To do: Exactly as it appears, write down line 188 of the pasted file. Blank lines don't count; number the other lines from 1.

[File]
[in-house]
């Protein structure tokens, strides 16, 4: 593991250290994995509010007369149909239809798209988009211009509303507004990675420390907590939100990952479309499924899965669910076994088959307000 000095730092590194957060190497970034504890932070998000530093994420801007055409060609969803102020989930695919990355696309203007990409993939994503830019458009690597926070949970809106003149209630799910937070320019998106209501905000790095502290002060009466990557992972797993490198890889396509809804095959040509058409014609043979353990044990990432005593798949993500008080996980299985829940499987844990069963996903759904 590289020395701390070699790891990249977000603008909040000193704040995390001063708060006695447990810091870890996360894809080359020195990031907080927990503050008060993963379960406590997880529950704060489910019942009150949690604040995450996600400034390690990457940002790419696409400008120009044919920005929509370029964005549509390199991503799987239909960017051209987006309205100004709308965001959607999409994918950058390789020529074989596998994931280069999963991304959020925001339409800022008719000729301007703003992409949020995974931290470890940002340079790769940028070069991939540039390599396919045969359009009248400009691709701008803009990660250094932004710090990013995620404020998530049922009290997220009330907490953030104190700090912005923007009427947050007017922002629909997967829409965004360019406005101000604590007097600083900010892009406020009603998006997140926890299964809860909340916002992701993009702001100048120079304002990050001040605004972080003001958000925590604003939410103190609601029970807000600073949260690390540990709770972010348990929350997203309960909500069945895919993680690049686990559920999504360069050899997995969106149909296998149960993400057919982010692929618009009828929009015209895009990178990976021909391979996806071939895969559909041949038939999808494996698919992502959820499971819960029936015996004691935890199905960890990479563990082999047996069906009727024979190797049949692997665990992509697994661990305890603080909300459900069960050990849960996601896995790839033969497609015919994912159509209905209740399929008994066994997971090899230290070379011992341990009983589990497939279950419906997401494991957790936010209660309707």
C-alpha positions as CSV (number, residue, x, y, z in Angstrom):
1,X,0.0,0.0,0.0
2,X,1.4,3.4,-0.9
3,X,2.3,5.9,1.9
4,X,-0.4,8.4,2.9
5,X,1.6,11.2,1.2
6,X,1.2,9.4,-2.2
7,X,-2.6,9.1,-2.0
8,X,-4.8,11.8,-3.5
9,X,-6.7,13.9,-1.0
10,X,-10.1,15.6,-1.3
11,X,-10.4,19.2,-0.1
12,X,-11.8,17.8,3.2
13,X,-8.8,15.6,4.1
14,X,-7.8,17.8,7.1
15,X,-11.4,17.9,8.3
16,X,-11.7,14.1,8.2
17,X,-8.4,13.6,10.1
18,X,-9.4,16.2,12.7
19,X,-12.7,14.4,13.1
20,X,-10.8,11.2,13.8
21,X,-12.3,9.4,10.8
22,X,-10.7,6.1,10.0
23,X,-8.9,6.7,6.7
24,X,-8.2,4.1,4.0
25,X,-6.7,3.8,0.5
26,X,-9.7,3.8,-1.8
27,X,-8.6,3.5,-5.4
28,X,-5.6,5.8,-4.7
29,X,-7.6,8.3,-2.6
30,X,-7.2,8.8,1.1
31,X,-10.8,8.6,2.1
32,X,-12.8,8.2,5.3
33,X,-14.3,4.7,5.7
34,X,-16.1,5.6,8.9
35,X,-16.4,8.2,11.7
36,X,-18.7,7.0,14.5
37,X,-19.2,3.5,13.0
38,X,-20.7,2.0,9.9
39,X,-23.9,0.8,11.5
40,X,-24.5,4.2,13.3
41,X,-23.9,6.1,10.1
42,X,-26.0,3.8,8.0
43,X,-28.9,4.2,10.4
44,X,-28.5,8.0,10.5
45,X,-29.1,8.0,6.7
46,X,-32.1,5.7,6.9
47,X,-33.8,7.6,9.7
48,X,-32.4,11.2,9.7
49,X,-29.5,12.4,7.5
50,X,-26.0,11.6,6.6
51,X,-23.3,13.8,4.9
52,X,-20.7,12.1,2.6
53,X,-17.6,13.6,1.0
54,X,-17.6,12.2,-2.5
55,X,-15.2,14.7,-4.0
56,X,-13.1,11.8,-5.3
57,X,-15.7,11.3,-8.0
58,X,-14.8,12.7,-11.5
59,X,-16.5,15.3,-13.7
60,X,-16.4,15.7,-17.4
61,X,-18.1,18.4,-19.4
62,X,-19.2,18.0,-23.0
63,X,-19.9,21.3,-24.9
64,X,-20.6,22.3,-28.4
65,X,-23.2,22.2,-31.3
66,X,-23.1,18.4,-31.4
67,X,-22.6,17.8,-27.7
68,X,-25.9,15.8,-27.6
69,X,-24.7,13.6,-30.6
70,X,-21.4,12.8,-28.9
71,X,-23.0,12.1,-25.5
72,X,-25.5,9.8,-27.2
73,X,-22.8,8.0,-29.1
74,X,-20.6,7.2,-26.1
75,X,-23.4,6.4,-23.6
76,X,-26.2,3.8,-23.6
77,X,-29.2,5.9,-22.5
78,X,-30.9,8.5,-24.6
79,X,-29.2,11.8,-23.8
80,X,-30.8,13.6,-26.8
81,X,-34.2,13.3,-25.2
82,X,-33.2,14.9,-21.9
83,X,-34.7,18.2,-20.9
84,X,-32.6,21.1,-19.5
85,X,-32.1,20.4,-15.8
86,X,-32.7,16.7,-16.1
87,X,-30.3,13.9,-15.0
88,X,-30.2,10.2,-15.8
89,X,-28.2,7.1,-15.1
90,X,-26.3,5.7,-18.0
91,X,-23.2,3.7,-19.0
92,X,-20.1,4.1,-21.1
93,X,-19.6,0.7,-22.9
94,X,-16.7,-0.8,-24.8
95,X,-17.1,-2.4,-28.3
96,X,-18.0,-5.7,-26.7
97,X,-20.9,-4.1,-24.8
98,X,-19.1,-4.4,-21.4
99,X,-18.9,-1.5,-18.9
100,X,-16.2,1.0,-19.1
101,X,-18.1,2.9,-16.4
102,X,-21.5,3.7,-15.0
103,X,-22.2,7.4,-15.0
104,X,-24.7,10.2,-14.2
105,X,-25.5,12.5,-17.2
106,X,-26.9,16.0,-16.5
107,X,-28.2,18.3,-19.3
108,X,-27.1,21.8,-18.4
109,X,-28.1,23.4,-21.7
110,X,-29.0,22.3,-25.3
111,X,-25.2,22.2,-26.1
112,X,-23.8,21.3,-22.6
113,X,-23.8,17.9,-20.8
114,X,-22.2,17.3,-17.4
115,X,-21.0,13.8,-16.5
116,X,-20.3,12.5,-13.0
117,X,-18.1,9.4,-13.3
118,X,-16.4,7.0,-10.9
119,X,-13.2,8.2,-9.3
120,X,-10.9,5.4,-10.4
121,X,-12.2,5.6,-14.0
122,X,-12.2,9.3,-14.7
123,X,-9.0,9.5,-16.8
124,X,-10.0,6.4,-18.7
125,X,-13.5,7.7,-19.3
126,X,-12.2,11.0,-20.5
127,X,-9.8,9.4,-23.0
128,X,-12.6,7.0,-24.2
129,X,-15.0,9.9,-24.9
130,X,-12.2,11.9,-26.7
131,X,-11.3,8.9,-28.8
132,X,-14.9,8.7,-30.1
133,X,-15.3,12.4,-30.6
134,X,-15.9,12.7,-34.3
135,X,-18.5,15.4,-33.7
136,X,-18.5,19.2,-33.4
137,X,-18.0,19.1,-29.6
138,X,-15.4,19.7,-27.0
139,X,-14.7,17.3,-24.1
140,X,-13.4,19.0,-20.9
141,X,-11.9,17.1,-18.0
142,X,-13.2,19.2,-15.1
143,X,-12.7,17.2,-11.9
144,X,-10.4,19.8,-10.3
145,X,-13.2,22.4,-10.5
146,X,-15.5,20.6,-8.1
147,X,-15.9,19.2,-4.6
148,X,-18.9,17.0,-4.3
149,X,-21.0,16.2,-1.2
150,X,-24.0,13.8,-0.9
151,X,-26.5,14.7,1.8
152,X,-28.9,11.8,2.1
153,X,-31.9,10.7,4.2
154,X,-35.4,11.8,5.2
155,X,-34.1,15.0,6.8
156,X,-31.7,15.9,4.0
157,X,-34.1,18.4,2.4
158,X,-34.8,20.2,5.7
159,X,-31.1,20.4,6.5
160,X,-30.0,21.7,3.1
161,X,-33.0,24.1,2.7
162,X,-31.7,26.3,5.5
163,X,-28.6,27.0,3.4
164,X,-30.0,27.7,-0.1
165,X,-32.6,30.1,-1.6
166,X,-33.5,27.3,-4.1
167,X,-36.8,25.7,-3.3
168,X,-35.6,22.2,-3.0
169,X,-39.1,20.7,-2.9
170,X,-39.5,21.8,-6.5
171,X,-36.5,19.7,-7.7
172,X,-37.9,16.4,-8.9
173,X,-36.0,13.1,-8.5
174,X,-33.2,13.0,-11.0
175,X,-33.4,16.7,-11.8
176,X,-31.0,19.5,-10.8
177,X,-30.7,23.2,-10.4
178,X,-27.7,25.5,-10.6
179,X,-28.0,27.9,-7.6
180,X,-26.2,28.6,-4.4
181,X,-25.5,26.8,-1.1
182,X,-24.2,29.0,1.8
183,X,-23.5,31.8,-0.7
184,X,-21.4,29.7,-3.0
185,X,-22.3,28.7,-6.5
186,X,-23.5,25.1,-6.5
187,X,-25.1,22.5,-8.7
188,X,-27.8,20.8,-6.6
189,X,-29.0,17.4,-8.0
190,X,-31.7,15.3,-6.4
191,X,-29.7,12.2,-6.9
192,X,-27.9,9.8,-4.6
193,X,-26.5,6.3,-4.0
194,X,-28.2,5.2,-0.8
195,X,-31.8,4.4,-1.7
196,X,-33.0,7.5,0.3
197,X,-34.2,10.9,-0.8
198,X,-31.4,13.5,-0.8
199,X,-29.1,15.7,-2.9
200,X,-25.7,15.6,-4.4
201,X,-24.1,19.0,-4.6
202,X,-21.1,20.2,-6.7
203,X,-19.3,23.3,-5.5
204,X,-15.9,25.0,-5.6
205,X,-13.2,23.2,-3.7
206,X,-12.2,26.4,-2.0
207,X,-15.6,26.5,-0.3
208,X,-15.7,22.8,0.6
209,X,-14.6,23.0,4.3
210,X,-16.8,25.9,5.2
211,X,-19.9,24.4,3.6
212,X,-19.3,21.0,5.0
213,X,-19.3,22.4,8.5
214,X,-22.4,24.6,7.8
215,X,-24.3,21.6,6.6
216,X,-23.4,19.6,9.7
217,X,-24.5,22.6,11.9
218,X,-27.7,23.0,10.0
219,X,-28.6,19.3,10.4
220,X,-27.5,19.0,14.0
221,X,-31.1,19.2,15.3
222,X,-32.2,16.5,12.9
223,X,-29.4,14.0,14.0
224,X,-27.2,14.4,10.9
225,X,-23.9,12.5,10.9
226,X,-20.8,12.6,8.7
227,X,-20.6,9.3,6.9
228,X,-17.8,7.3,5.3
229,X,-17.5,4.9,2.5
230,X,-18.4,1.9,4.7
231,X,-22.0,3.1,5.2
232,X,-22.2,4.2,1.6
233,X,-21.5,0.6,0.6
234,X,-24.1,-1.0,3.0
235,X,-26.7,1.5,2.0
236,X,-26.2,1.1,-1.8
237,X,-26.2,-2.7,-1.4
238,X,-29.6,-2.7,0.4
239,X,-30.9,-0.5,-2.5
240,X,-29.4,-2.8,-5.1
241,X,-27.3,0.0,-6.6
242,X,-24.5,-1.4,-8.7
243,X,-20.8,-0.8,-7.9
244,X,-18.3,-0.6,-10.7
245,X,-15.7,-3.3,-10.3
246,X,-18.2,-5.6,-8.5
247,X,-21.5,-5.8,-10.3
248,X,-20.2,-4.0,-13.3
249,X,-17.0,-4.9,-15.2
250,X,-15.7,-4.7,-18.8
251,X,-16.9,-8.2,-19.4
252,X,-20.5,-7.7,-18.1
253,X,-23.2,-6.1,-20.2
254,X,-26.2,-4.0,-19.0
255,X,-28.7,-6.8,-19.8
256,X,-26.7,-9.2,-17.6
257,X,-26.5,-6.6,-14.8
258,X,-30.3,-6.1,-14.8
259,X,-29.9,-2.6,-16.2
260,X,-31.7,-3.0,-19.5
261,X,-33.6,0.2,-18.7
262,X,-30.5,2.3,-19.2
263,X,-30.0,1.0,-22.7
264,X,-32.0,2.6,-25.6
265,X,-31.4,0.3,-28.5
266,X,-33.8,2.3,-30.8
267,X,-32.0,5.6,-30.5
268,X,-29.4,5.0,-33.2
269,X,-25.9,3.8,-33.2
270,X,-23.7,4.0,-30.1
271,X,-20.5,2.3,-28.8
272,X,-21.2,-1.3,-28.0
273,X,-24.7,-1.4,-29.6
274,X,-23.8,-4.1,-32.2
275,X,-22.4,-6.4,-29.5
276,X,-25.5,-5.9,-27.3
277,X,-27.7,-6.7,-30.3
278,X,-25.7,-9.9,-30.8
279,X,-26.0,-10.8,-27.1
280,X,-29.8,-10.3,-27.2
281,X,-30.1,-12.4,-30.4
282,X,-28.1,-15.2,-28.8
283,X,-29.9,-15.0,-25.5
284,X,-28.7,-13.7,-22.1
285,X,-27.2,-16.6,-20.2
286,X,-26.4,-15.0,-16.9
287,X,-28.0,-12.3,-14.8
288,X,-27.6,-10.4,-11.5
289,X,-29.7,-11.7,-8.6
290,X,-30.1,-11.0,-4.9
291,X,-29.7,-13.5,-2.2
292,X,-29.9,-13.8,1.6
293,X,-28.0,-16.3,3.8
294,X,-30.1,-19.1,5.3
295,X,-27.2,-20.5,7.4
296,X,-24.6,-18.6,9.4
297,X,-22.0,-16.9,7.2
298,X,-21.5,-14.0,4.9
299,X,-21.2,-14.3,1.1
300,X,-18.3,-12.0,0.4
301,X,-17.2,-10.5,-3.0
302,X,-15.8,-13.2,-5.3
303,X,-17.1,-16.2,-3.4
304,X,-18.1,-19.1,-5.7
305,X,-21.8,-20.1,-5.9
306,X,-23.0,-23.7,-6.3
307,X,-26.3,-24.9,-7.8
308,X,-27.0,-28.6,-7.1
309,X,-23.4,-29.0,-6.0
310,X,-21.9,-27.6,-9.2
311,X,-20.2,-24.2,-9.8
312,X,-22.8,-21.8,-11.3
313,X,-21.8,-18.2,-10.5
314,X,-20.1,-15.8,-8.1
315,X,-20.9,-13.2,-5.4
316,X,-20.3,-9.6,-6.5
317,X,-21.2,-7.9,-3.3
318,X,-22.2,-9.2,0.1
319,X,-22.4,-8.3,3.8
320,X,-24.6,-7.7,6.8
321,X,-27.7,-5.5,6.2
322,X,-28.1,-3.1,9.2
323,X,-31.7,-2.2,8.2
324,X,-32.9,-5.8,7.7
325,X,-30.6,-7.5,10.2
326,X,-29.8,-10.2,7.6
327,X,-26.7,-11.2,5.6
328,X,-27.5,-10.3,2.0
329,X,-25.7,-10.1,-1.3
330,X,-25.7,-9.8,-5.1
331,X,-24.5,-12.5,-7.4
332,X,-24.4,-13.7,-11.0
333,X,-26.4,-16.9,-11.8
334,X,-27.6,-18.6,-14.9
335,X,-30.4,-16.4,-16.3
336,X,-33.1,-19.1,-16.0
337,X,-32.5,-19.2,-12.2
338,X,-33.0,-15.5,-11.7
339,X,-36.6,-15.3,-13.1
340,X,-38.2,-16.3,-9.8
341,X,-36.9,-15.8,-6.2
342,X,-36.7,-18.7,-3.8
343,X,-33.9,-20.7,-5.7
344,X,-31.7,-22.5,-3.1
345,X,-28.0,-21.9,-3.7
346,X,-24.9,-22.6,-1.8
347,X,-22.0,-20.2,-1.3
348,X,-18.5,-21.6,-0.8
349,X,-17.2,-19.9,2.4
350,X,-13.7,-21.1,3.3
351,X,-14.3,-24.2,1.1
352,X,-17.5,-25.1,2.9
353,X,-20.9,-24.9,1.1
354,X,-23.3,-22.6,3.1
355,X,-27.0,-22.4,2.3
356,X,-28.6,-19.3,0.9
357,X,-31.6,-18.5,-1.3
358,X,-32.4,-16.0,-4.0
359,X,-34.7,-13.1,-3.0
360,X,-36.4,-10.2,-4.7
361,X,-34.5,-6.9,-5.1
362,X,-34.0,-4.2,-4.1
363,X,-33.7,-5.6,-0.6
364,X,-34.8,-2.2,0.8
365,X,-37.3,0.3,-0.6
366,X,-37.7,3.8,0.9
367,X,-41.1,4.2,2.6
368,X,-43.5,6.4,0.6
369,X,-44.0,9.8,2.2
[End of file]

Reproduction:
185,X,-22.3,28.7,-6.5